Famous Local Writer Inspires Glenlola’s Year 10
On Thursday 19 September, Famous Local Writer Colin Bateman was curiously spotted in the Glenlola library. After much investigation it was discovered that he was here to give the class of 10C a talk about how he became a writer and his eventful experiences. Bateman chatted to the girls about his first job as a journalist before going on to talk about how he got the ideas for his first book. Bateman confessed that it was always a dream for him to become a writer as he really didn’t enjoy journalism due to his shyness.
One day, Bateman was listening to classical music on the radio when he heard the name of the composer, Dvorjak. He kept repeating this name in his head until he came up with the name Divorcing Jack.“In my head it just sounded like the name of a book,” he told 10C. “It was just the inspiration I needed.” Bateman then went on to write ‘Divorcing Jack’, mostly in his spare time as a hobby.
When he was finished he confessed he was very relieved as he had fulfilled one of his many dreams, although it was very hard work.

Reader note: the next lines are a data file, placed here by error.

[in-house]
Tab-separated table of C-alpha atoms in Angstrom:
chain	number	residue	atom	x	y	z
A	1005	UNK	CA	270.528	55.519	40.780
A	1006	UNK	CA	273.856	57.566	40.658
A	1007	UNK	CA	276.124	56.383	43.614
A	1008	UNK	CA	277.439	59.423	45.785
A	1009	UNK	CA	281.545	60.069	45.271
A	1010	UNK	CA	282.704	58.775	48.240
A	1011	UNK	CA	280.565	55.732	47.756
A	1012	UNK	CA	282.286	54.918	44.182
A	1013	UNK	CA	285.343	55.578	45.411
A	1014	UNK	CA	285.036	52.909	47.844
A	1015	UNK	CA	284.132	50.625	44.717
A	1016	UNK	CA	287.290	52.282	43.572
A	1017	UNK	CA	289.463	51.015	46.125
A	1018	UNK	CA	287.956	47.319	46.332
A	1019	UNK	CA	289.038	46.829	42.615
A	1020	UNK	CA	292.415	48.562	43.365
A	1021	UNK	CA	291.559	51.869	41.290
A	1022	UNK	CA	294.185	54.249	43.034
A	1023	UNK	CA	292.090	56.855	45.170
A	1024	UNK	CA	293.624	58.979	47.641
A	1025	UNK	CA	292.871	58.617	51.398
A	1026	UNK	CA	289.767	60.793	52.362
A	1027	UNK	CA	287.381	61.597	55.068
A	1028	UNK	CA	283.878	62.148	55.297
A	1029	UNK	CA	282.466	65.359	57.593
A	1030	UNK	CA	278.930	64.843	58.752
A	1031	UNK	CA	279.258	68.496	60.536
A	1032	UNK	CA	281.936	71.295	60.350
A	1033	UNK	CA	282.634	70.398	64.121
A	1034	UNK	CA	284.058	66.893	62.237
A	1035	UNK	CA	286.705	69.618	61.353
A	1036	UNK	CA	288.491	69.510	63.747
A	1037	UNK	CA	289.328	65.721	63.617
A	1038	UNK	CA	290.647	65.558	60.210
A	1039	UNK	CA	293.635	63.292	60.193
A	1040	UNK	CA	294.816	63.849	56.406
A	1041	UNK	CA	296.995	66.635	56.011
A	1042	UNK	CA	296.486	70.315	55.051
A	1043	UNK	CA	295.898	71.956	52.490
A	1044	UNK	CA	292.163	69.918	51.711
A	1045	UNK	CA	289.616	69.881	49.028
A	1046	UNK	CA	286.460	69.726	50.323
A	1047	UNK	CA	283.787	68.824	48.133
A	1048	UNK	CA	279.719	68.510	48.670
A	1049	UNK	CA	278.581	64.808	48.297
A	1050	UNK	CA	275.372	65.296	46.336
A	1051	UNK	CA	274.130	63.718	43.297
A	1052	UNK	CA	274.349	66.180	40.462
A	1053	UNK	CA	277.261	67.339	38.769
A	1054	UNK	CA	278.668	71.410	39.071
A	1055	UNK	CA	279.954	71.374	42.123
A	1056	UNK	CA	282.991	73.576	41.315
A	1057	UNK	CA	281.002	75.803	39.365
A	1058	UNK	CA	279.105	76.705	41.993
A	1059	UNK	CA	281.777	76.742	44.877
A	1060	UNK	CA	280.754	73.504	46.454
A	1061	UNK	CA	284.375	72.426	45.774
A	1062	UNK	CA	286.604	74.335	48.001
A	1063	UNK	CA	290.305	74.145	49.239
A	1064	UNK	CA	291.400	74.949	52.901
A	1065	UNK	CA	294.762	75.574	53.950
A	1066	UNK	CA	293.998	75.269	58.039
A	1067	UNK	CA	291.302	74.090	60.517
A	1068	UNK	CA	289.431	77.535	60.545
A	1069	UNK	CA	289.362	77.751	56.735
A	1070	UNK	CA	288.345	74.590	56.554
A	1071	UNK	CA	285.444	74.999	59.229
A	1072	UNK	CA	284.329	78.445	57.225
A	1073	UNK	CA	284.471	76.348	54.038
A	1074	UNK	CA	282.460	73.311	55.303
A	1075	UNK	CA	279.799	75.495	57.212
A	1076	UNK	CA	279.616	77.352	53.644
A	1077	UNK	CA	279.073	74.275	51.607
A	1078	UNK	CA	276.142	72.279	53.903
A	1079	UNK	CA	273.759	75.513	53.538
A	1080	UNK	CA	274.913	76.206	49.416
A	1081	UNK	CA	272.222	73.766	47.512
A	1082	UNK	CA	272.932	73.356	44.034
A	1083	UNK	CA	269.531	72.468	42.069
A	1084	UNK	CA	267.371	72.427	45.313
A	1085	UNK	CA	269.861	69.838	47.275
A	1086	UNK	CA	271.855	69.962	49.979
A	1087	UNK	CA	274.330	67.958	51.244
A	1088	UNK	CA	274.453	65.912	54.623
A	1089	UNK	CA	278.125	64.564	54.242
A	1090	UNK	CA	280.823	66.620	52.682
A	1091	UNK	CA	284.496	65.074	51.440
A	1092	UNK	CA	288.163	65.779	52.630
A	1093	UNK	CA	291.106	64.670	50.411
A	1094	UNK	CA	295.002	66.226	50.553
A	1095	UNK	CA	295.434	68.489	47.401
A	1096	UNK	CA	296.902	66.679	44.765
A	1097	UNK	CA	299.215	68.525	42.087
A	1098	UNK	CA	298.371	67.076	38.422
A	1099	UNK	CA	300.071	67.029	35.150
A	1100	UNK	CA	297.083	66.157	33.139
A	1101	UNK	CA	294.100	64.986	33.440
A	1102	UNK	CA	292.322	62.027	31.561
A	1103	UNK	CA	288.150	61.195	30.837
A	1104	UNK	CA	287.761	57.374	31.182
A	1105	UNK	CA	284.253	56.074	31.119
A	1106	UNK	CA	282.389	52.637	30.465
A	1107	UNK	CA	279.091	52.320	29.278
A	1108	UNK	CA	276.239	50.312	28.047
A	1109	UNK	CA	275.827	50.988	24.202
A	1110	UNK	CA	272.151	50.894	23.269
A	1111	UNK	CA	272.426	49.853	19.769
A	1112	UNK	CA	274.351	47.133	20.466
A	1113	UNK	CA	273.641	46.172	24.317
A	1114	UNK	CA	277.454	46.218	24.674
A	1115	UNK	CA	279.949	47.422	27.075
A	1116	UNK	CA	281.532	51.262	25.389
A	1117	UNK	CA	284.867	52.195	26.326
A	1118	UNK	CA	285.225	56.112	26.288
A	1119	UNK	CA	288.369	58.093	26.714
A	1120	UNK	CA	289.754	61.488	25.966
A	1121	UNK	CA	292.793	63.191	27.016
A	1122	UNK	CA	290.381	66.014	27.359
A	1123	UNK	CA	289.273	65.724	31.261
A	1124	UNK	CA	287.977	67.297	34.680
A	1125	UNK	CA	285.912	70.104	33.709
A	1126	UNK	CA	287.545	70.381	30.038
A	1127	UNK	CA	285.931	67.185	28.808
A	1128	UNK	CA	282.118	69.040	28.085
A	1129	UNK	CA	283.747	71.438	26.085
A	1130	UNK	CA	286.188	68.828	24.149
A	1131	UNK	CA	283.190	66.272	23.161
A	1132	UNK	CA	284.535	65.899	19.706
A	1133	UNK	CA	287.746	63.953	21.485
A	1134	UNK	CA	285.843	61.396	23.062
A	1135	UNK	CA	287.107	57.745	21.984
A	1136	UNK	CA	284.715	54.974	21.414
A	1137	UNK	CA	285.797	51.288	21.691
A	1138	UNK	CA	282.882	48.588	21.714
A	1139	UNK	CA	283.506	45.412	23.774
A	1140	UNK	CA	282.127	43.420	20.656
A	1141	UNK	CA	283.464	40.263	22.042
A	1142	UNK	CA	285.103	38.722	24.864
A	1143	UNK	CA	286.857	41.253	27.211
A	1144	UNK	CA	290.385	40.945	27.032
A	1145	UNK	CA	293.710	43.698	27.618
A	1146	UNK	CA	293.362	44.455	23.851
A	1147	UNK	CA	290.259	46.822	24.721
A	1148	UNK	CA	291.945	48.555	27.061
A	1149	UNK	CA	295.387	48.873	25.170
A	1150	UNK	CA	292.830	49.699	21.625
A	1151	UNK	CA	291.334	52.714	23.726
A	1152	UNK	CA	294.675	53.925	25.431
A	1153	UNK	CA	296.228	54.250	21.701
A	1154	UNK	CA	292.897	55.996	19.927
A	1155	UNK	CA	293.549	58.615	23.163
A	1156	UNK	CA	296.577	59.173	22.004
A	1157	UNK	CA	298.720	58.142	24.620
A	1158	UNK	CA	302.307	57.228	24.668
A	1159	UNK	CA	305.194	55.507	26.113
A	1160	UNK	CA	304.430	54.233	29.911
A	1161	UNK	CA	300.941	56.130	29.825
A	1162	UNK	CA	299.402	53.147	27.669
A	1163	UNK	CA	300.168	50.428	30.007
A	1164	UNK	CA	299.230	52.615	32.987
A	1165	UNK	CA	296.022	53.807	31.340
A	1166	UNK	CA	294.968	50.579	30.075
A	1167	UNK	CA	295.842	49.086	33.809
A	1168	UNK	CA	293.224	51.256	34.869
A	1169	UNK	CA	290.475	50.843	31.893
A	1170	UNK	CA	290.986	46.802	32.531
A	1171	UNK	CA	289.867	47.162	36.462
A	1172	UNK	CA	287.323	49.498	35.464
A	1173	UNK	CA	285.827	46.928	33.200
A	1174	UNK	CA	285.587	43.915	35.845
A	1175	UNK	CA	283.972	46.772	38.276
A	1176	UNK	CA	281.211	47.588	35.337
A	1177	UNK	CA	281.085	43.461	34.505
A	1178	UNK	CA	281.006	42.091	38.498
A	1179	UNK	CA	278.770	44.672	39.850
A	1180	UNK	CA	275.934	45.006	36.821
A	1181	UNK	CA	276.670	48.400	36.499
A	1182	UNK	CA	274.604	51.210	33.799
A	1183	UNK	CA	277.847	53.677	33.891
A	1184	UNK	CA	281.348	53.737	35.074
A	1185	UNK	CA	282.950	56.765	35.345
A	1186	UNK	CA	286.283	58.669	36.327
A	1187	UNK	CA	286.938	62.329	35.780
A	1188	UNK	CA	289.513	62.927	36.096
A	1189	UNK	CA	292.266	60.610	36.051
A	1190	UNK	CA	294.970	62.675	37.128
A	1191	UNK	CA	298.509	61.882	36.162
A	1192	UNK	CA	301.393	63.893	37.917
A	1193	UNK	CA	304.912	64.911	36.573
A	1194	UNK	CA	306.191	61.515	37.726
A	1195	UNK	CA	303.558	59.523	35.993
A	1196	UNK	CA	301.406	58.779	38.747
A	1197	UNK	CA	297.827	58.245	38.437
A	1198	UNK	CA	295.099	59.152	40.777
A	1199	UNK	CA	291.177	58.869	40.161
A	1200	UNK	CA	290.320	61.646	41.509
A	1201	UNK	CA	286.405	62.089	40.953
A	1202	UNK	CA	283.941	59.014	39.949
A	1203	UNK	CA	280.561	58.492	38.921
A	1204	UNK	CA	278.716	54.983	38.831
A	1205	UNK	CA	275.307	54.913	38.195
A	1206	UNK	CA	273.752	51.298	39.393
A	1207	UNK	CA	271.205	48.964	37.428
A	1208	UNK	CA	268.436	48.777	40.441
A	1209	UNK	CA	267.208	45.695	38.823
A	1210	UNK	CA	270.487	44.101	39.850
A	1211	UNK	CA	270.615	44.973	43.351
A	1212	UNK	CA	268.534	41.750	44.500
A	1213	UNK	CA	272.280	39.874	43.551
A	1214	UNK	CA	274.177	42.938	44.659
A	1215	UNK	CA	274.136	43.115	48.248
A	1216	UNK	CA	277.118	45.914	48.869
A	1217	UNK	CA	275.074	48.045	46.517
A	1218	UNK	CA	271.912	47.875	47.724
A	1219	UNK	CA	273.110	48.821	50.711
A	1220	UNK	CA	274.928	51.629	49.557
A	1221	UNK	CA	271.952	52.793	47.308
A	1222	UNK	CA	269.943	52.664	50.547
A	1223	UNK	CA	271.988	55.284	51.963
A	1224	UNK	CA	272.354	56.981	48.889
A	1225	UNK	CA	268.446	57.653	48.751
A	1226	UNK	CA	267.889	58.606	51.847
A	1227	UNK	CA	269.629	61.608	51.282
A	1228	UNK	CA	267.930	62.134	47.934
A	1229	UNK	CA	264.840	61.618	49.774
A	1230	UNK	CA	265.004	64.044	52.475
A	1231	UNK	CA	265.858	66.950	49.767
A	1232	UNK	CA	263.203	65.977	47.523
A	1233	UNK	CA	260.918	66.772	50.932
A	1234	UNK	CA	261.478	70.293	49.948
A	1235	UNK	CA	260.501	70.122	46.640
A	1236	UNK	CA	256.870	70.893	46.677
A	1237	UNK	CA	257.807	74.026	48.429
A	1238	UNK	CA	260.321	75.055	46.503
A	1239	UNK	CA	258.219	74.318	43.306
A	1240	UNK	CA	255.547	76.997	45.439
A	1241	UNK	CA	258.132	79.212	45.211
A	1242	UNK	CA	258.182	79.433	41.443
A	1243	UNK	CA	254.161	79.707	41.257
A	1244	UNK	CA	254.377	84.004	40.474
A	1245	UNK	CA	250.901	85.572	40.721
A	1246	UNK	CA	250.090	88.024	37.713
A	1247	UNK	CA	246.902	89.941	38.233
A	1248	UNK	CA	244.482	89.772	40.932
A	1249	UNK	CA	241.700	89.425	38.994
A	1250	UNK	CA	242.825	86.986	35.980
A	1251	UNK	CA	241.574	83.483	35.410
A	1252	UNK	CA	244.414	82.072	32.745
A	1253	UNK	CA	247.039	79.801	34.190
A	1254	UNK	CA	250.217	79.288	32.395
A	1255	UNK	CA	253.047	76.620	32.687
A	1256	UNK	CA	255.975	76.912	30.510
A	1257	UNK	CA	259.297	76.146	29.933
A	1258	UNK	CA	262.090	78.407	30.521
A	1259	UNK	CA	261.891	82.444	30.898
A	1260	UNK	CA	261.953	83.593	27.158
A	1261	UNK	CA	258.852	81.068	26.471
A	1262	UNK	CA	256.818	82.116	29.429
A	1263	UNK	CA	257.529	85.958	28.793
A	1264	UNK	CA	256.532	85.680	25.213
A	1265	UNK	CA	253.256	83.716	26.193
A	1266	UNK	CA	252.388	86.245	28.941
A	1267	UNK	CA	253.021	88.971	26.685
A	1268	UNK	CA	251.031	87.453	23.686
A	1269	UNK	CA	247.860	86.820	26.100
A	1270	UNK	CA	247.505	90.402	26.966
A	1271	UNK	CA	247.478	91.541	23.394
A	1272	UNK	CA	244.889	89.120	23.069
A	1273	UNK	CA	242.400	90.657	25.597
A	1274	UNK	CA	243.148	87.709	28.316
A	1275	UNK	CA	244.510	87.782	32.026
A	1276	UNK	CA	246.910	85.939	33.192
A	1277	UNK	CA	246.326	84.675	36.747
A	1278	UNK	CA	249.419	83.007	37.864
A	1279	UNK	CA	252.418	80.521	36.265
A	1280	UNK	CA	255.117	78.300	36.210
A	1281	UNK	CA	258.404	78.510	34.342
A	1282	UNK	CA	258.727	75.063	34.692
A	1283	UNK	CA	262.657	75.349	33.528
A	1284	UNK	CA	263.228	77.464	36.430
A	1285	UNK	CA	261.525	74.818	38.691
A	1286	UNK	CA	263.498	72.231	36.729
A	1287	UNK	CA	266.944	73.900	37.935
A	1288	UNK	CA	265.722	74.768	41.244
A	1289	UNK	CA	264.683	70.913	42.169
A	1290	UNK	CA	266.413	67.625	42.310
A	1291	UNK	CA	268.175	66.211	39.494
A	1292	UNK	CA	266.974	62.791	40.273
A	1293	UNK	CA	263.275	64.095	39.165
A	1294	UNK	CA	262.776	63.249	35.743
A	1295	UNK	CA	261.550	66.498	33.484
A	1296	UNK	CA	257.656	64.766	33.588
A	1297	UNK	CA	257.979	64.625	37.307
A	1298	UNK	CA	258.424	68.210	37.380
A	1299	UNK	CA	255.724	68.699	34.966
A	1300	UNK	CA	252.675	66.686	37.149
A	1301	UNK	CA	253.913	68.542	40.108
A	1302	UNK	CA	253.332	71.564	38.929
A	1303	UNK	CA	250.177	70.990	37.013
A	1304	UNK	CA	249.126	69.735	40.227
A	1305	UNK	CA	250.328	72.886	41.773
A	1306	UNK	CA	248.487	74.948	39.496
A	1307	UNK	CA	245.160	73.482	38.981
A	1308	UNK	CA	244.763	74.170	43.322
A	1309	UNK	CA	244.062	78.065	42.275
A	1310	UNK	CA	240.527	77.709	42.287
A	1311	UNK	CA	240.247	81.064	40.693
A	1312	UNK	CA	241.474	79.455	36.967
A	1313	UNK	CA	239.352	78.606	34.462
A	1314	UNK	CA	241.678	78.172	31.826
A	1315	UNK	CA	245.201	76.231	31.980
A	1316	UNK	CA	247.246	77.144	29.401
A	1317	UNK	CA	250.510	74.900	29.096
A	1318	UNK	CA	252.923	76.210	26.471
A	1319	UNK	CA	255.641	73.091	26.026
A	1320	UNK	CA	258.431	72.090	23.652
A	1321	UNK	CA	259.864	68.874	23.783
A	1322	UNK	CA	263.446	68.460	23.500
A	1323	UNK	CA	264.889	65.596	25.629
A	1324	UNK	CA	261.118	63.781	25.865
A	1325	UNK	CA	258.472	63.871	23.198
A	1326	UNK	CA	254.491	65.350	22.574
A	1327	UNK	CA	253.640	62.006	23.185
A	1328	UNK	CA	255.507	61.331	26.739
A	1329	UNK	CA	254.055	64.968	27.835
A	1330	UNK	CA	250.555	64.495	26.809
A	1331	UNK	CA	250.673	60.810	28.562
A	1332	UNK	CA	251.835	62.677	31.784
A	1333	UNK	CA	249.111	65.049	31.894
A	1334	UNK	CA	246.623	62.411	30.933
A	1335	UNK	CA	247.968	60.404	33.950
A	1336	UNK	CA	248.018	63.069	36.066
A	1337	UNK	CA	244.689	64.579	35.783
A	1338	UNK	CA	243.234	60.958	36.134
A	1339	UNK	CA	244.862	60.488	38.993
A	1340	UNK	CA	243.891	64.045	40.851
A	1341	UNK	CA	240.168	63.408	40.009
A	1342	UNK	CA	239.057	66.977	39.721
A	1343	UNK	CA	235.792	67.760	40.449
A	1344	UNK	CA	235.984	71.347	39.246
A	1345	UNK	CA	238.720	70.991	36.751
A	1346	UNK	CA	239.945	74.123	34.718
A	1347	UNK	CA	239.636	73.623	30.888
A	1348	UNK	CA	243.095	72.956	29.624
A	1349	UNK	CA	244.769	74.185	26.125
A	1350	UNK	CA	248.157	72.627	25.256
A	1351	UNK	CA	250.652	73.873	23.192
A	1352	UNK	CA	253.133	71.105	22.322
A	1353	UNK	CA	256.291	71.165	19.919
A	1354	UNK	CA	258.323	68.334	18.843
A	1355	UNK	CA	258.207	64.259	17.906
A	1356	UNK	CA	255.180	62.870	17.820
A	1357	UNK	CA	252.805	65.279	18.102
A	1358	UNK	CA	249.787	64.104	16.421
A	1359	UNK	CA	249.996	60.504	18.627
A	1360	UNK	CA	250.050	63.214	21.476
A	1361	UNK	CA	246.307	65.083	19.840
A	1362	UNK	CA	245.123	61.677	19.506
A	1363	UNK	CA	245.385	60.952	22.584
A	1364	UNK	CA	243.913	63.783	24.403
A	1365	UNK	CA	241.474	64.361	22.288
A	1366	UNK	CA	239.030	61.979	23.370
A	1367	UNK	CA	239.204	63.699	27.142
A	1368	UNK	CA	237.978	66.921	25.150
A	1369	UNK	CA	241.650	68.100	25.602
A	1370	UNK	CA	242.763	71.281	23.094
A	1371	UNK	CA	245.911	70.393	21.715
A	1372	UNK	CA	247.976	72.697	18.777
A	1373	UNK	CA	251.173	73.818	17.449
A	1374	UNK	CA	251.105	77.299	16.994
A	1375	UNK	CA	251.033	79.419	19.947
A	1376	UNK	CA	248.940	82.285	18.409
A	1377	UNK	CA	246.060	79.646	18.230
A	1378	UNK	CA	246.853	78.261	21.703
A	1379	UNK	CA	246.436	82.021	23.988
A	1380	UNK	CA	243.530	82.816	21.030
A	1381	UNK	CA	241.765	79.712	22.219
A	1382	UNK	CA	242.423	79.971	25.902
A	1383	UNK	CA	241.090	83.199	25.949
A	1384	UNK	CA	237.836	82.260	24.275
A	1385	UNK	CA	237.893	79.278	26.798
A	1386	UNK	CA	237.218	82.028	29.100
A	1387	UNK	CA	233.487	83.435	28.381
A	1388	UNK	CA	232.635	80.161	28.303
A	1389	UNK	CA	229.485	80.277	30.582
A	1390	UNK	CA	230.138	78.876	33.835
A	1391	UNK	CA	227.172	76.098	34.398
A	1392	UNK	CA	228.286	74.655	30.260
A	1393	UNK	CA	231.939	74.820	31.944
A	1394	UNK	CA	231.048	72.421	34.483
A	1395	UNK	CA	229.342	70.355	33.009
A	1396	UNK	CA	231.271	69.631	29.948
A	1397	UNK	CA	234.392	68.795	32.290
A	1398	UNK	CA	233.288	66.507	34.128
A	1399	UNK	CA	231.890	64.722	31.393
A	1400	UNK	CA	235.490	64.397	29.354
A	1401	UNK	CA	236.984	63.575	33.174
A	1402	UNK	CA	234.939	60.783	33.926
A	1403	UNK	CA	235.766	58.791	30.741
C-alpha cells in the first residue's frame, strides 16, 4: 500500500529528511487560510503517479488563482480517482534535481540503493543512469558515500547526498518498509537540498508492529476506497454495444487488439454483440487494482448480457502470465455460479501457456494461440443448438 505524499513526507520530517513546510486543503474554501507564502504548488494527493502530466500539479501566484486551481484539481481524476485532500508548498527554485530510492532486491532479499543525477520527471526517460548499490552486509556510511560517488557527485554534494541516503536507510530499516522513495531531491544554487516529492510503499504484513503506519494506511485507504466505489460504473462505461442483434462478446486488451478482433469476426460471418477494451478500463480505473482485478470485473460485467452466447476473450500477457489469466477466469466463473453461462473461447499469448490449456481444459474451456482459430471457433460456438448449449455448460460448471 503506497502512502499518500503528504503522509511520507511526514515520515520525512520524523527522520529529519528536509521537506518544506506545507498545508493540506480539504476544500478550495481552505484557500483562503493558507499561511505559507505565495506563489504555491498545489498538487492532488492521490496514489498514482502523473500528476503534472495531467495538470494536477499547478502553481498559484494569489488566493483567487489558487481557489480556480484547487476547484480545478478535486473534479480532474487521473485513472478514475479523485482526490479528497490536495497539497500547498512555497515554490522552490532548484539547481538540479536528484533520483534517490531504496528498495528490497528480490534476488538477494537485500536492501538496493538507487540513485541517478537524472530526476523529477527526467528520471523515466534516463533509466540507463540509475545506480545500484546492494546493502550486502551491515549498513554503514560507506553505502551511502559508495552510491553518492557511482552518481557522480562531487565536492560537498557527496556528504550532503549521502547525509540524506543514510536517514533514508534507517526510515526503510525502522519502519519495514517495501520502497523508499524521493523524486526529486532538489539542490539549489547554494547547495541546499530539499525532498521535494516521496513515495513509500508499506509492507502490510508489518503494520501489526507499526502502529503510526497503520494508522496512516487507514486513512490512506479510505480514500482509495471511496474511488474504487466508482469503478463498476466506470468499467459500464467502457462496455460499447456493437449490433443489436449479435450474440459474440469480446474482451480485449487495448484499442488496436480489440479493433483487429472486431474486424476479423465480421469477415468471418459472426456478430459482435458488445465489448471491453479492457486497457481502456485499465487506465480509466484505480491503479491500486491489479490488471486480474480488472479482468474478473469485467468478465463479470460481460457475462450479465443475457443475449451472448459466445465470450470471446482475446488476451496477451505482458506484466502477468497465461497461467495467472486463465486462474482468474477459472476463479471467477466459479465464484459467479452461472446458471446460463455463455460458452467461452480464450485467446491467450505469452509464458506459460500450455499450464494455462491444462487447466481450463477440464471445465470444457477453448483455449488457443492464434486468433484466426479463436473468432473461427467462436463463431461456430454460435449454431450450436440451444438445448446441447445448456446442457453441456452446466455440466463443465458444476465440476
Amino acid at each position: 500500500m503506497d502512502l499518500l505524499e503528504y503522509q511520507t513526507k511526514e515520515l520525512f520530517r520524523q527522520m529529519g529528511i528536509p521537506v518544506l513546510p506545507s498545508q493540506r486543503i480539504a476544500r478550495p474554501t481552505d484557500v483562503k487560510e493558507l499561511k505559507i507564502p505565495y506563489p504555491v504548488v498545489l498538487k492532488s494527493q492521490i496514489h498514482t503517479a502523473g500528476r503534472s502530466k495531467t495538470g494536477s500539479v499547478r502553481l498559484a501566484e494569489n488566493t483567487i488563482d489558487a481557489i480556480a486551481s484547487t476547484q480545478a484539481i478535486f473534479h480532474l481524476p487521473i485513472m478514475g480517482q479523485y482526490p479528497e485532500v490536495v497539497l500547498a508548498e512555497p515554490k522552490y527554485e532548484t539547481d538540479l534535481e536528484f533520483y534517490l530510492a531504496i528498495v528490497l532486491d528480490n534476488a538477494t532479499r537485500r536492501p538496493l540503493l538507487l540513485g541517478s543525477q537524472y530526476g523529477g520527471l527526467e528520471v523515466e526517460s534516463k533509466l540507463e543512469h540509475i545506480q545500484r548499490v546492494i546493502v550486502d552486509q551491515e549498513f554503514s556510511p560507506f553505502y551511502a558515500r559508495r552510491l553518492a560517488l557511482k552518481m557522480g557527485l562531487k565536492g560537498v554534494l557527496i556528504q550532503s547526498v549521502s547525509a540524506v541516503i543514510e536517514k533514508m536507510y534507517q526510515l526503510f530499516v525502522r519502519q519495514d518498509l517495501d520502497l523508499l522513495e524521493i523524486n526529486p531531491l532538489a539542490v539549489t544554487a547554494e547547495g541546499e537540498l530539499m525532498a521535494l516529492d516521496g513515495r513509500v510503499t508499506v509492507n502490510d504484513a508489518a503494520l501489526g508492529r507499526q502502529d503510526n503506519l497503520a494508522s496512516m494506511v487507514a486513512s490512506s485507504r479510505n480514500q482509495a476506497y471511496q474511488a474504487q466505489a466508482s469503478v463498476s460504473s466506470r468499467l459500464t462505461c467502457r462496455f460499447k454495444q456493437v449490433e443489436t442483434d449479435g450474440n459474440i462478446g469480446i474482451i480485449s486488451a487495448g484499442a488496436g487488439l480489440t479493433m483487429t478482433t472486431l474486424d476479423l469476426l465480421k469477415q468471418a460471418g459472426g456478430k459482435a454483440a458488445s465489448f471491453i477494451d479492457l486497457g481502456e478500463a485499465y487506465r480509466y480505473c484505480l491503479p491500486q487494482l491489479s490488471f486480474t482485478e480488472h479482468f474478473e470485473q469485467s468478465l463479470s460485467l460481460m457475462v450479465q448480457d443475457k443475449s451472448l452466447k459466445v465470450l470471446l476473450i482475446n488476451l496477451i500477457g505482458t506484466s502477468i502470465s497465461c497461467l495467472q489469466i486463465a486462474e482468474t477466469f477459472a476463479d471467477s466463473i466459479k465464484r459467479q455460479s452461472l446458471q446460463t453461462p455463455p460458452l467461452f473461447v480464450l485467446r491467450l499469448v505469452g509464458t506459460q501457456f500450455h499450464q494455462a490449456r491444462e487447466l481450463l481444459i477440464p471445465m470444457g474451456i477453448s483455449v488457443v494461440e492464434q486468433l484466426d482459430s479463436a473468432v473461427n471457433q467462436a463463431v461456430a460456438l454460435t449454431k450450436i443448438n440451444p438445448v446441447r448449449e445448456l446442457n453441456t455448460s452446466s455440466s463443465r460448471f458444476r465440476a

Bateman explained to 10c about his troubles of getting the book published. He told them about how he sent ‘Divorcing Jack’ to many different literary agents, hoping one would like it. When he didn’t hear back from any his girlfriend at long last convinced him to let her read it. She loved it and ordered him to send it to the biggest publisher in the UK, ‘Harper Collins’. There it was put into the ‘slush pile’ , a room where all the unwanted books go. The company paid a student to go into the room and randomly pick up books to see if they were any good. By chance the student happened to come across ‘Divorcing Jack’. That was when his career began. The book went up and up the company after the student recommended it, until it was published in 1999. Since then, Bateman has published many more books including, ’Running with the Reservoir Pups’ and ’Mystery Man’.
After the talk the girls had the opportunity to ask Colin Bateman some questions:
Did you ever meet the student that first found your book?
No sadly not, though I would have liked to, to thank them.
Do you plan your books on paper?
No I normally just write them on the computer as I go along. Planning a book would drive me mad!
Kirsty Bishop and Anna Carberry, 10C